A wickedly sharp first novel from an author to watch.

PRECIOUS YOU

A Gen X magazine editor-in-chief and her new millennial intern play an escalating game of cat and mouse in former journalist Monks Takhar’s debut psychological thriller.

At 41, London magazine editor Katherine Ross already feels like a walking cliché. She and her longtime partner Iain, a failed screenwriter, used to be the cool kids, complete with an open relationship and a cavalier attitude to drugs and drink. Now Katherine feels old and out of touch, reaching for a life that seems to have gotten away from her. After 20 years with her magazine, Leadership, and a bout of depression that caused a blip in her upward trajectory (and seems to be trying to take her over again), she’s trying to get back into the swing of things. Enter Lily Lunt, a beautiful, vibrant, and privileged 24-year-old upstart who seems to have weaseled her way into an internship via her aunt Gemma—who recently bought Leadership. Lily is everything Katherine used to be: “I couldn’t take my eyes off you. You were like looking into a mirror, or more like a window into a different time in my life, not long past, but just out of reach.” The lonely Katherine’s desire for mutual understanding, maybe even friendship, with Lily is clouded by instinctive mistrust. Katherine soon recognizes that Lily’s wide-eyed innocence is a mask, but what is she hiding? Lily wastes no time sidelining and embarrassing Katherine at Leadership, and before Katherine knows it, Lily has also wormed her way into Katherine’s personal life, including, to her horror, her relationship with Iain. Katherine and Lily’s tense and twisted push and pull unfolds through sinuous, overlapping first-person narratives—addressed to each other—that the author carefully shapes to highlight the characters' often divergent takes on shared events. Monks Takhar tackles workplace dynamics, aging, feminism, mental illness, and the hotly debated generation gap, all within the framework of a tightly plotted revenge thriller that reads a bit like a less soapy 21st-century Single White Female. Readers won’t be able to tear their eyes away as this runaway train inevitably derails.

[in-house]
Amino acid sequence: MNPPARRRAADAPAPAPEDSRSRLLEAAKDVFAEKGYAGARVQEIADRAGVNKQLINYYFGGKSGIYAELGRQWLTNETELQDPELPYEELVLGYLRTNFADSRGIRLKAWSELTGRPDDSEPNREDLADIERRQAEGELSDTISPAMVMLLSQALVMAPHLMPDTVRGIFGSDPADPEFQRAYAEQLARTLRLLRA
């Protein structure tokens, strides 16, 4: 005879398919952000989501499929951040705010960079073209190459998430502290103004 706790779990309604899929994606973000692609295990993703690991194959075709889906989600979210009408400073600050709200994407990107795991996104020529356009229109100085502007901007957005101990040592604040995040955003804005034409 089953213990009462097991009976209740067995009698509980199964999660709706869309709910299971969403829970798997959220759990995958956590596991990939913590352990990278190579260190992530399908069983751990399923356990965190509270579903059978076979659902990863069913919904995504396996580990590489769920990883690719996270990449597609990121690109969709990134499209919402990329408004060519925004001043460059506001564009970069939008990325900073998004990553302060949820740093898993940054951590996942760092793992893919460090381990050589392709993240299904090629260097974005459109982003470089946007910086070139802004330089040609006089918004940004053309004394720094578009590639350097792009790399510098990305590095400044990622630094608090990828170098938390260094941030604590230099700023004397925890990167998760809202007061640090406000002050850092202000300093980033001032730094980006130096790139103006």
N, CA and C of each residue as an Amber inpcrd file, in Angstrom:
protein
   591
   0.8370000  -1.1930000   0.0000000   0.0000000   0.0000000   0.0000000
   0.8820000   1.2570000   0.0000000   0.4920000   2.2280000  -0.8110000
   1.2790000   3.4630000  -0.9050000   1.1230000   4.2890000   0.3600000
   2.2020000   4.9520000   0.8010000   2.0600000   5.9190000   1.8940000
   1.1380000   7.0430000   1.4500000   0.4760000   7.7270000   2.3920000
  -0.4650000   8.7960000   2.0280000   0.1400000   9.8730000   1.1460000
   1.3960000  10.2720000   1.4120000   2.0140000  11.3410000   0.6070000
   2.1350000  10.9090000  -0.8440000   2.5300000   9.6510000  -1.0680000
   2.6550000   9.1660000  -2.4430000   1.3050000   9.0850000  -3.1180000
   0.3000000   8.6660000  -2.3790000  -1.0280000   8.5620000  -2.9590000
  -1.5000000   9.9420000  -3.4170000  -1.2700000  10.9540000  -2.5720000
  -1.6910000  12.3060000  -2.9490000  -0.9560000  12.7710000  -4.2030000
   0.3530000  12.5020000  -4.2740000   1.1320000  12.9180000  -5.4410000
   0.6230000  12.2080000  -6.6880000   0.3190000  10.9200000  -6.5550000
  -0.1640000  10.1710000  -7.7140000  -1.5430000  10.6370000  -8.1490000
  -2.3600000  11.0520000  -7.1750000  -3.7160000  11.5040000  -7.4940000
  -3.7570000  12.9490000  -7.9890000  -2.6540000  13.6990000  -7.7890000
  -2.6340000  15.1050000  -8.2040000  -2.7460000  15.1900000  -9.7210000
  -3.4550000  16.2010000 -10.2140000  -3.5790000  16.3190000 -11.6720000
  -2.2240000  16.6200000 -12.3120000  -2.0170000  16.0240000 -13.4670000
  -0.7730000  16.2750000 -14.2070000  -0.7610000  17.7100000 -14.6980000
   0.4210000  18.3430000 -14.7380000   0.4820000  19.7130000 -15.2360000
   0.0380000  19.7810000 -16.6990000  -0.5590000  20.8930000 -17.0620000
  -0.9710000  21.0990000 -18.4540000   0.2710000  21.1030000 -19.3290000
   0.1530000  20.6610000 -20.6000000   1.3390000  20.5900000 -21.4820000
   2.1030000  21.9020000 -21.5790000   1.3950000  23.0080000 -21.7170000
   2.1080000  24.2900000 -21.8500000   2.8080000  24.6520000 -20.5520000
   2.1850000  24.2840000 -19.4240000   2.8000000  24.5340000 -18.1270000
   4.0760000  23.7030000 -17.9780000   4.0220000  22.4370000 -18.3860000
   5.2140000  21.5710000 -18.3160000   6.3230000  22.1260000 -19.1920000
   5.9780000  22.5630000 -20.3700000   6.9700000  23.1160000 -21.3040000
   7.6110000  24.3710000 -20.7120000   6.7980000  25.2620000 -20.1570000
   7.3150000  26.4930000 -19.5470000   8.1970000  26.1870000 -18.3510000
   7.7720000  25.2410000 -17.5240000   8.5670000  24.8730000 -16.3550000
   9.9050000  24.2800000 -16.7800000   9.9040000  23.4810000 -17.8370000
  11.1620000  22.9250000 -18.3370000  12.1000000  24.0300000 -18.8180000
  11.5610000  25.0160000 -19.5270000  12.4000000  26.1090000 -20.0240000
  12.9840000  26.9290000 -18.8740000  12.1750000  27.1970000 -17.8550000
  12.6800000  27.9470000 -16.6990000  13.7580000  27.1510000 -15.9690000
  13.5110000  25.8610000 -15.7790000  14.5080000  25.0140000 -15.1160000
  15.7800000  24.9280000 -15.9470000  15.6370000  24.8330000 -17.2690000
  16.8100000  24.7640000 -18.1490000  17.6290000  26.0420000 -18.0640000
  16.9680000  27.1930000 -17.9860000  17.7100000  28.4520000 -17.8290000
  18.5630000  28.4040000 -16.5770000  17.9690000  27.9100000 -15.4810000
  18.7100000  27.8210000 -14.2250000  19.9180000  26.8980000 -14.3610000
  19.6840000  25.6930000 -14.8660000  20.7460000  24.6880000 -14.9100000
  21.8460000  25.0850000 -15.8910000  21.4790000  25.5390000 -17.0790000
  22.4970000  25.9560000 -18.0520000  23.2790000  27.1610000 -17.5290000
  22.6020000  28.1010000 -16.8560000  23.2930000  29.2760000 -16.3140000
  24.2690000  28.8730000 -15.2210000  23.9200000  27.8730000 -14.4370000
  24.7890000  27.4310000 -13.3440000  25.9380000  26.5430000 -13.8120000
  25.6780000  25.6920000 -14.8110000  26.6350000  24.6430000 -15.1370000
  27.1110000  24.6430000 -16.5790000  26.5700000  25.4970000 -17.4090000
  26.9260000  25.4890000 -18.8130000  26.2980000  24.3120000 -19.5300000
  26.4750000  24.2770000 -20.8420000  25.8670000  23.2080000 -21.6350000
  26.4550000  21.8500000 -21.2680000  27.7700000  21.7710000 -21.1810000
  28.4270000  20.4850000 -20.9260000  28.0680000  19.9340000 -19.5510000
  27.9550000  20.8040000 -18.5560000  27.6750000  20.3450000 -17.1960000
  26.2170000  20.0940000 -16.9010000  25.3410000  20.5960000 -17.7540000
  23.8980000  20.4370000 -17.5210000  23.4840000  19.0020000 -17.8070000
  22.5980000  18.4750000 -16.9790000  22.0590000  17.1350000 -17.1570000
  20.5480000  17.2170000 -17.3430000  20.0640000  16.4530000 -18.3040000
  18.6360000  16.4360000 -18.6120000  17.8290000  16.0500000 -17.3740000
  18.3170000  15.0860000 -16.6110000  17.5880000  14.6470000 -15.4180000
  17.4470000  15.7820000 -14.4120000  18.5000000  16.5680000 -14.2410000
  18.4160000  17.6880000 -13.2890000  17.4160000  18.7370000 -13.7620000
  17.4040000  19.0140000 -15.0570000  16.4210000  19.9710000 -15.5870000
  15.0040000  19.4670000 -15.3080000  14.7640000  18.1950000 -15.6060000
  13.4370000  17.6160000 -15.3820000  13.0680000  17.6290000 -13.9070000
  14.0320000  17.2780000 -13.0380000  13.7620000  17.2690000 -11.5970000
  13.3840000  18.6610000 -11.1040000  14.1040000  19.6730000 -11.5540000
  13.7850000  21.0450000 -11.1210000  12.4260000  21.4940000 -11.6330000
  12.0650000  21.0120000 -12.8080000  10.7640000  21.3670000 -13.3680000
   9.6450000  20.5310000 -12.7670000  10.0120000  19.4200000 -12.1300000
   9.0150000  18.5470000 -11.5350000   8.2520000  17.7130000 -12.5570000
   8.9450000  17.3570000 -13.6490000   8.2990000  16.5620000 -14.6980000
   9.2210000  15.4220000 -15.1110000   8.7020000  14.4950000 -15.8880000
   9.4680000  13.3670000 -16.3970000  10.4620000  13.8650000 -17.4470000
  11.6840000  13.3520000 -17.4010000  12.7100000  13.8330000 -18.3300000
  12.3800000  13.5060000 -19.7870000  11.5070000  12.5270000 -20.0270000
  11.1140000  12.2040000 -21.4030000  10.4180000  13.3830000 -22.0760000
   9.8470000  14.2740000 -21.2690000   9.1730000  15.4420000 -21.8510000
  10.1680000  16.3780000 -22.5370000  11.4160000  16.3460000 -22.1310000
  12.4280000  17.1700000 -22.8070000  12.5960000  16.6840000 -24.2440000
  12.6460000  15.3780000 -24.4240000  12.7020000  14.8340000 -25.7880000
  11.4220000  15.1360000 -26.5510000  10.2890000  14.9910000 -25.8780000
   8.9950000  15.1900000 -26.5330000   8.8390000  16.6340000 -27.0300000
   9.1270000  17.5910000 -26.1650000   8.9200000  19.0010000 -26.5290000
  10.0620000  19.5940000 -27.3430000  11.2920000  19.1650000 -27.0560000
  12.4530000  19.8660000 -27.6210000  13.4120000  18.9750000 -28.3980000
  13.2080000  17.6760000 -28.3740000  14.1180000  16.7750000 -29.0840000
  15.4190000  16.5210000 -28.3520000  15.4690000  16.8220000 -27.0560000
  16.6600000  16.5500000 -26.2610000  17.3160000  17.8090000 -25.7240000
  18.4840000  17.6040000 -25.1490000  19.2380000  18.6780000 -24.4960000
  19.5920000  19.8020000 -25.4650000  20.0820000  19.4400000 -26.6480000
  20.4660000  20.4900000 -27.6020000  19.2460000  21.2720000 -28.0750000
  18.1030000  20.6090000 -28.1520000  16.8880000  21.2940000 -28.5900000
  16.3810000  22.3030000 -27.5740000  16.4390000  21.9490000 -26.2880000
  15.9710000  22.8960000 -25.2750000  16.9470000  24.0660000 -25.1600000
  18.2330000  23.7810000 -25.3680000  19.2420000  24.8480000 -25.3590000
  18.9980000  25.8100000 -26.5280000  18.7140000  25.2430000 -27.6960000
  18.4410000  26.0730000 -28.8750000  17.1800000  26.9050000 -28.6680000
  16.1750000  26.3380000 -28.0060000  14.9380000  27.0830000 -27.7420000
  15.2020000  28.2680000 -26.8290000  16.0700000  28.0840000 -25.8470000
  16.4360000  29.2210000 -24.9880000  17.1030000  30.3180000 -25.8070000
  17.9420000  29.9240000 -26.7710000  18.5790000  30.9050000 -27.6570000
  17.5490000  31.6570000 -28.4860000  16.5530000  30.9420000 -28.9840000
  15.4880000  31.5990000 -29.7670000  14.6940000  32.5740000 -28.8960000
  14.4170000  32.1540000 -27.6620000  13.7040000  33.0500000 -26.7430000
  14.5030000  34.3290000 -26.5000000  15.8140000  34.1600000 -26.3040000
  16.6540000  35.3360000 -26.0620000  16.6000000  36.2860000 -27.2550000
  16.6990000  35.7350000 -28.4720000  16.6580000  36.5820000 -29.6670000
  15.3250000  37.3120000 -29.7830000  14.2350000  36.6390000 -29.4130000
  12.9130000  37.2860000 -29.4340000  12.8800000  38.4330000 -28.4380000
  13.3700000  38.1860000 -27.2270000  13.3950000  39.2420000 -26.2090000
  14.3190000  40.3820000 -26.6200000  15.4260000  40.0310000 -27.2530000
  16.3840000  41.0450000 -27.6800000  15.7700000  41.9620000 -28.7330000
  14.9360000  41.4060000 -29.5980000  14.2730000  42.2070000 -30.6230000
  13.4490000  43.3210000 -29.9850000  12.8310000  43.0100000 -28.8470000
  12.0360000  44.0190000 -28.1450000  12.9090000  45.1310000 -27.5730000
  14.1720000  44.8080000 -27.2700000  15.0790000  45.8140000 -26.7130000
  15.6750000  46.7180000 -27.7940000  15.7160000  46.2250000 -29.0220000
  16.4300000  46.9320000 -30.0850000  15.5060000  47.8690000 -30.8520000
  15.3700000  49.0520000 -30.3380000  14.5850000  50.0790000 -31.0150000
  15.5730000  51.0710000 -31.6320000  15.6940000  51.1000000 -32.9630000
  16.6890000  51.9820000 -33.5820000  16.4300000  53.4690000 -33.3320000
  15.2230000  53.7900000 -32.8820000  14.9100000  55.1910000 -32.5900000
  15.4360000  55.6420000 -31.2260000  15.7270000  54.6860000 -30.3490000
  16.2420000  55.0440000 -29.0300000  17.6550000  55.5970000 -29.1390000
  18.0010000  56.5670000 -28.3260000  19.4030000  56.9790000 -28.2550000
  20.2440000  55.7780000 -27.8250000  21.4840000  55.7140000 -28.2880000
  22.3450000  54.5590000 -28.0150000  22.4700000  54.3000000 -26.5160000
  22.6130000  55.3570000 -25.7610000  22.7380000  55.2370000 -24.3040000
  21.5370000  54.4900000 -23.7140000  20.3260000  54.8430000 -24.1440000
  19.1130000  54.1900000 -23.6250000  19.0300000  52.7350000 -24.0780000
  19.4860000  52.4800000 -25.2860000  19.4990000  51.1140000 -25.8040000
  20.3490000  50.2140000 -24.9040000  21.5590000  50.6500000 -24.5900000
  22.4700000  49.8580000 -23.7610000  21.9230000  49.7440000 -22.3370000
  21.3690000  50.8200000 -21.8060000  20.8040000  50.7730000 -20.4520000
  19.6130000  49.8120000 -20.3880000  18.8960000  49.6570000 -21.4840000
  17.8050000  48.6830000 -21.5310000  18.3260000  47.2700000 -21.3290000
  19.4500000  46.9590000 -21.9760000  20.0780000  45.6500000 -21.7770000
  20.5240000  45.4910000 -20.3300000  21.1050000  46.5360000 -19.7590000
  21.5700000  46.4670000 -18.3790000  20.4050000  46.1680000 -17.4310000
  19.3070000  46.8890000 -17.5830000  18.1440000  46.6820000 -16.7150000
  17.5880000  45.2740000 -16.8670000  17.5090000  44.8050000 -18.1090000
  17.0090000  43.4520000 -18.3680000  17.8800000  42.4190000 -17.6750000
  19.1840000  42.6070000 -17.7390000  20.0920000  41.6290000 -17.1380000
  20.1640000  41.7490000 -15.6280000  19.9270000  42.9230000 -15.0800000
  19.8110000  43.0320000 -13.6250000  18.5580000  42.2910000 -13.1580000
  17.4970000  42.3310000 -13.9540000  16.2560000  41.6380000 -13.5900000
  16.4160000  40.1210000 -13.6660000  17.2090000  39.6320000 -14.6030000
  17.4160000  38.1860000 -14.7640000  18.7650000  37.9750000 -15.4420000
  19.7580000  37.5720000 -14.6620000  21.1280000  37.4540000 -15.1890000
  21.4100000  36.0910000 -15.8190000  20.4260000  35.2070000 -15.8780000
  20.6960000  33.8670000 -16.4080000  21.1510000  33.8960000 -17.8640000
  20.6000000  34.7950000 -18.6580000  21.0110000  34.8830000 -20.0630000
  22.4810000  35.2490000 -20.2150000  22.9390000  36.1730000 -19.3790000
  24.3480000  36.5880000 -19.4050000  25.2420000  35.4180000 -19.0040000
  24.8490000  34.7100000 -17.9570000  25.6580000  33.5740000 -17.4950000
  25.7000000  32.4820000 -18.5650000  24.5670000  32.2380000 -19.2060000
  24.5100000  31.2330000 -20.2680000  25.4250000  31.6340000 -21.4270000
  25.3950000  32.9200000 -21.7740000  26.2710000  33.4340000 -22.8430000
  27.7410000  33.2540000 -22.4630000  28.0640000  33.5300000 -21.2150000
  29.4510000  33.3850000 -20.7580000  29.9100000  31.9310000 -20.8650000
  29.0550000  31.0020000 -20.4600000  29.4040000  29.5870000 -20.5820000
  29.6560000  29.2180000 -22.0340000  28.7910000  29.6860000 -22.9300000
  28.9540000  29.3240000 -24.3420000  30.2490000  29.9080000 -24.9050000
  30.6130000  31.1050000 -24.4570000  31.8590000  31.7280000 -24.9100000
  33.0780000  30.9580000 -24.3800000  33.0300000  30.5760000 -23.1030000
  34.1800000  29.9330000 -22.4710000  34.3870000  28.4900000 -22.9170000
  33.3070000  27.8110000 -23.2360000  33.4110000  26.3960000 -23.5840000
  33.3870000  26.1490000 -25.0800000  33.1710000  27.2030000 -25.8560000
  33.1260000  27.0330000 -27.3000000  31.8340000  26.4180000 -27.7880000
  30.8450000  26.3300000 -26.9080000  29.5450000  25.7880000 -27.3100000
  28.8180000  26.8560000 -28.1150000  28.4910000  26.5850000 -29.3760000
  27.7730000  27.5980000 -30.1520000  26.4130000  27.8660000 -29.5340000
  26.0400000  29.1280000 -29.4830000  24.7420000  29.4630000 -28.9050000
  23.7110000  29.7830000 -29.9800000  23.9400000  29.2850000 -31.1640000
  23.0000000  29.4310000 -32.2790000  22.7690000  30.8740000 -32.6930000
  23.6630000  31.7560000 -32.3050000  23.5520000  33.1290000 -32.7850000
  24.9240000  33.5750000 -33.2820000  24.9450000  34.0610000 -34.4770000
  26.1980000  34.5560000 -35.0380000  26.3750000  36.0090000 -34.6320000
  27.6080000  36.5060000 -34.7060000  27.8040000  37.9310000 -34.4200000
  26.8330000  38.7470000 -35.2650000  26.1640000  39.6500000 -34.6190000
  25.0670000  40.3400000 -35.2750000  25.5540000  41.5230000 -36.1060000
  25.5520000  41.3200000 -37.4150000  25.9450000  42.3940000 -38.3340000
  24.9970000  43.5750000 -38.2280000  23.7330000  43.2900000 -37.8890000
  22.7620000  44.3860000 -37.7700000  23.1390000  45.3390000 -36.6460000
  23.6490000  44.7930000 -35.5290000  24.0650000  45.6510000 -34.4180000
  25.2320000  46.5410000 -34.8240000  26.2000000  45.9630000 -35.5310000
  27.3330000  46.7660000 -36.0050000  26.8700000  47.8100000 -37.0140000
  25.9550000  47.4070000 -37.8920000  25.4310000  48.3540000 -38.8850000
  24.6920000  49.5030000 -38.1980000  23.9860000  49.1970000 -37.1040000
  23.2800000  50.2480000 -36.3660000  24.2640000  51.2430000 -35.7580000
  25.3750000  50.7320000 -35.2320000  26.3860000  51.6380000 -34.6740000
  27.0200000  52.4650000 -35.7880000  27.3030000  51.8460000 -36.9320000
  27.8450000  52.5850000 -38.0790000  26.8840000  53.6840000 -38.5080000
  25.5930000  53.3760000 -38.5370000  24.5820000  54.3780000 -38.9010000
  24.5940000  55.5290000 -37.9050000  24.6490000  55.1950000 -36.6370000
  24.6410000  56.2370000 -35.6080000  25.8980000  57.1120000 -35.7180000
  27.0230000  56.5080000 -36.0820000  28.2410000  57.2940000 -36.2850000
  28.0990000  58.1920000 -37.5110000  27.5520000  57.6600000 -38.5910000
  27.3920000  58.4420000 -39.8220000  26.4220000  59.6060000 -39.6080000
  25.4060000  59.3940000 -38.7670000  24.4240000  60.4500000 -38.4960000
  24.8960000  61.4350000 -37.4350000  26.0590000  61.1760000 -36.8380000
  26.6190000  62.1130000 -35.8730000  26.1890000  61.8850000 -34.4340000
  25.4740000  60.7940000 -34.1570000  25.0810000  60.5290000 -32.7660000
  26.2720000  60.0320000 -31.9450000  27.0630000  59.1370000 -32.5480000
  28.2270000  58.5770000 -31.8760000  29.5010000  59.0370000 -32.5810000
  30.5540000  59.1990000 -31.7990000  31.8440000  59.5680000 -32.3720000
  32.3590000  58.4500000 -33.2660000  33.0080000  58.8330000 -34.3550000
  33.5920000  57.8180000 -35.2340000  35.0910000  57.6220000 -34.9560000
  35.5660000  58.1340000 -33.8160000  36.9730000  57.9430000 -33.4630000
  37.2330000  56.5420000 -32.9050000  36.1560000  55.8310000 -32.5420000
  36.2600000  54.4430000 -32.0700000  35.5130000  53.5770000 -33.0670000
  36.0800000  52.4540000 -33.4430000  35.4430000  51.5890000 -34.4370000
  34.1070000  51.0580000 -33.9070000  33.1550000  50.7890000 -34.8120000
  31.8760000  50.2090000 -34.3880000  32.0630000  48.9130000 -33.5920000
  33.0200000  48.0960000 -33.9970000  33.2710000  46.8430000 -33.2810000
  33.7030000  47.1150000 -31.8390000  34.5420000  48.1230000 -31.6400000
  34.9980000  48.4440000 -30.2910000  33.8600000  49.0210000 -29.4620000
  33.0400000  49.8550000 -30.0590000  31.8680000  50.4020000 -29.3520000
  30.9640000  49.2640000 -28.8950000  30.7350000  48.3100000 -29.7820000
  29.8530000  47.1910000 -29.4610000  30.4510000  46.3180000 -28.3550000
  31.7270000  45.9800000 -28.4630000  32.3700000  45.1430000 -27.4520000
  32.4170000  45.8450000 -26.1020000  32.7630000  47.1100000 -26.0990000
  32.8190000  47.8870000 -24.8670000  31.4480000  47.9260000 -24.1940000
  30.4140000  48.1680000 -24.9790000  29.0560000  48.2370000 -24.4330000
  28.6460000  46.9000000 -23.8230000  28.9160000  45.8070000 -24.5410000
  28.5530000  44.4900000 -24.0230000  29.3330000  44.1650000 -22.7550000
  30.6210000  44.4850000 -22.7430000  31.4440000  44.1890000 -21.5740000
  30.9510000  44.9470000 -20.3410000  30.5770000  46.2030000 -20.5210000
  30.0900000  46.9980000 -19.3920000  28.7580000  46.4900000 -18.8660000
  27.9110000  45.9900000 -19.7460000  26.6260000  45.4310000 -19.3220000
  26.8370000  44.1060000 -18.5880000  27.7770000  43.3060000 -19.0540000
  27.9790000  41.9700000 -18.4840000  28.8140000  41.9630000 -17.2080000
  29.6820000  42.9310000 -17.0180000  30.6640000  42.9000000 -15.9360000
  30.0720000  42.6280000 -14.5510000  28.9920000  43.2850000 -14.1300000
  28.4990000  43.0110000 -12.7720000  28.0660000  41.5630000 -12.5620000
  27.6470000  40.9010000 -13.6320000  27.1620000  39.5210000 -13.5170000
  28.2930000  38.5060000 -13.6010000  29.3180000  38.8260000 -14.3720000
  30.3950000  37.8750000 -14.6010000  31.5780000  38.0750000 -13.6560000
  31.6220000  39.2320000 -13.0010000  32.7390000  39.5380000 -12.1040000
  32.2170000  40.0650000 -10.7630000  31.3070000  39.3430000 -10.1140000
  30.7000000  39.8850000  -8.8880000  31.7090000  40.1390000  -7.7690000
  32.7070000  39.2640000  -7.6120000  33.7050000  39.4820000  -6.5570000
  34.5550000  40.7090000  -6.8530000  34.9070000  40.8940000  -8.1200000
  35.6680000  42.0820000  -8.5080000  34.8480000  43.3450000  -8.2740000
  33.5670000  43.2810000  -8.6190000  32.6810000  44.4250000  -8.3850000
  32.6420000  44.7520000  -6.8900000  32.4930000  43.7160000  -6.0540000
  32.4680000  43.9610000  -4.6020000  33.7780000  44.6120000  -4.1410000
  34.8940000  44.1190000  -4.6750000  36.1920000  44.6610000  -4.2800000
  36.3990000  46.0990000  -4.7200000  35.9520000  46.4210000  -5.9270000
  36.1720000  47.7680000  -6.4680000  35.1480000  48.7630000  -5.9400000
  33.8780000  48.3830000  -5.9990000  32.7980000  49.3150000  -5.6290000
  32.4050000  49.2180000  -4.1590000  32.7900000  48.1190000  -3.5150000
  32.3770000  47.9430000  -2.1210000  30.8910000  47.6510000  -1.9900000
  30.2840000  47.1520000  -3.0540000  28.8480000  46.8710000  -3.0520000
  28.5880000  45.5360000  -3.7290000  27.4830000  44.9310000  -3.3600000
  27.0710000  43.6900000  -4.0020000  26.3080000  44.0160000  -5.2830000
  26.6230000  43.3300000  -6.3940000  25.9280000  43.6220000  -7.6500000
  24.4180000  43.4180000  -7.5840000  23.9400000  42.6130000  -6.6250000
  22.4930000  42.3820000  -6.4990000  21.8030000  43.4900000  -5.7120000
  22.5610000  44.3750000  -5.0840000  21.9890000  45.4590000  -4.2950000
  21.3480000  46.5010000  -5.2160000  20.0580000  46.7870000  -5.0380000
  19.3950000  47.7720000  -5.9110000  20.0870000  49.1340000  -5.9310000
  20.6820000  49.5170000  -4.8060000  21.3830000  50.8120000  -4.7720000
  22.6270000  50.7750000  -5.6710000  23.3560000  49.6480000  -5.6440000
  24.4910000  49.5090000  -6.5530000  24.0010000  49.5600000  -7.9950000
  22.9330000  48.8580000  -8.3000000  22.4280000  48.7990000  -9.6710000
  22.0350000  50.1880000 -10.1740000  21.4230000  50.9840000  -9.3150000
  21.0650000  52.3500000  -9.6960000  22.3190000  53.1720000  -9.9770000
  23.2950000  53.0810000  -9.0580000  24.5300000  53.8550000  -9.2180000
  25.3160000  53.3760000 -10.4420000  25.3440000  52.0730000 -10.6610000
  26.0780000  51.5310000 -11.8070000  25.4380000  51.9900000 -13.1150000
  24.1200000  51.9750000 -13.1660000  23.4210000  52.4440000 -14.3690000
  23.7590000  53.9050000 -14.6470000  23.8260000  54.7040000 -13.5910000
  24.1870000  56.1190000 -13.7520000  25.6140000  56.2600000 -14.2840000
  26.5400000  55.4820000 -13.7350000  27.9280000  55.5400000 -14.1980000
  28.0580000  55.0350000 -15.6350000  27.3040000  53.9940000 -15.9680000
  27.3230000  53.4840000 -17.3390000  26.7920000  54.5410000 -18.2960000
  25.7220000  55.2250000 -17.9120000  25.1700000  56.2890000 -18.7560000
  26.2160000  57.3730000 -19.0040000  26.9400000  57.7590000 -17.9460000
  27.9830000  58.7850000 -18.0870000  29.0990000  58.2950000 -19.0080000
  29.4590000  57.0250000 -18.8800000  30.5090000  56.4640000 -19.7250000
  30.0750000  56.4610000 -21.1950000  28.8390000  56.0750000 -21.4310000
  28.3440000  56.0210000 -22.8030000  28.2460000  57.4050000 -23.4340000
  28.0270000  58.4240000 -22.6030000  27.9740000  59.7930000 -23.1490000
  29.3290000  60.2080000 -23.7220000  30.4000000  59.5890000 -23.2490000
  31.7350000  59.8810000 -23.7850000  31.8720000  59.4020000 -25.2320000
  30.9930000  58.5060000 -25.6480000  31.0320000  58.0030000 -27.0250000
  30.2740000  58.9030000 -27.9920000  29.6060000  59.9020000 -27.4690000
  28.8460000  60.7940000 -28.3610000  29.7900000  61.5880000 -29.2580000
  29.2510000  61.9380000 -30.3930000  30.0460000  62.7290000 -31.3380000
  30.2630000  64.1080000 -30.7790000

A wickedly sharp first novel from an author to watch.

Pub Date: March 10, 2020

ISBN: 978-1-984855-96-1

Page Count: 336

Publisher: Random House

Review Posted Online: Dec. 9, 2019

Kirkus Reviews Issue: Jan. 1, 2020

Did you like this book?

No Comments Yet

A tasty, if not always tasteful, tale of supernatural mayhem that fans of King and Crichton alike will enjoy.

Reader Votes

  • Readers Vote
  • 42

Our Verdict

  • Our Verdict
  • GET IT

  • New York Times Bestseller

DEVOLUTION

Are we not men? We are—well, ask Bigfoot, as Brooks does in this delightful yarn, following on his bestseller World War Z (2006).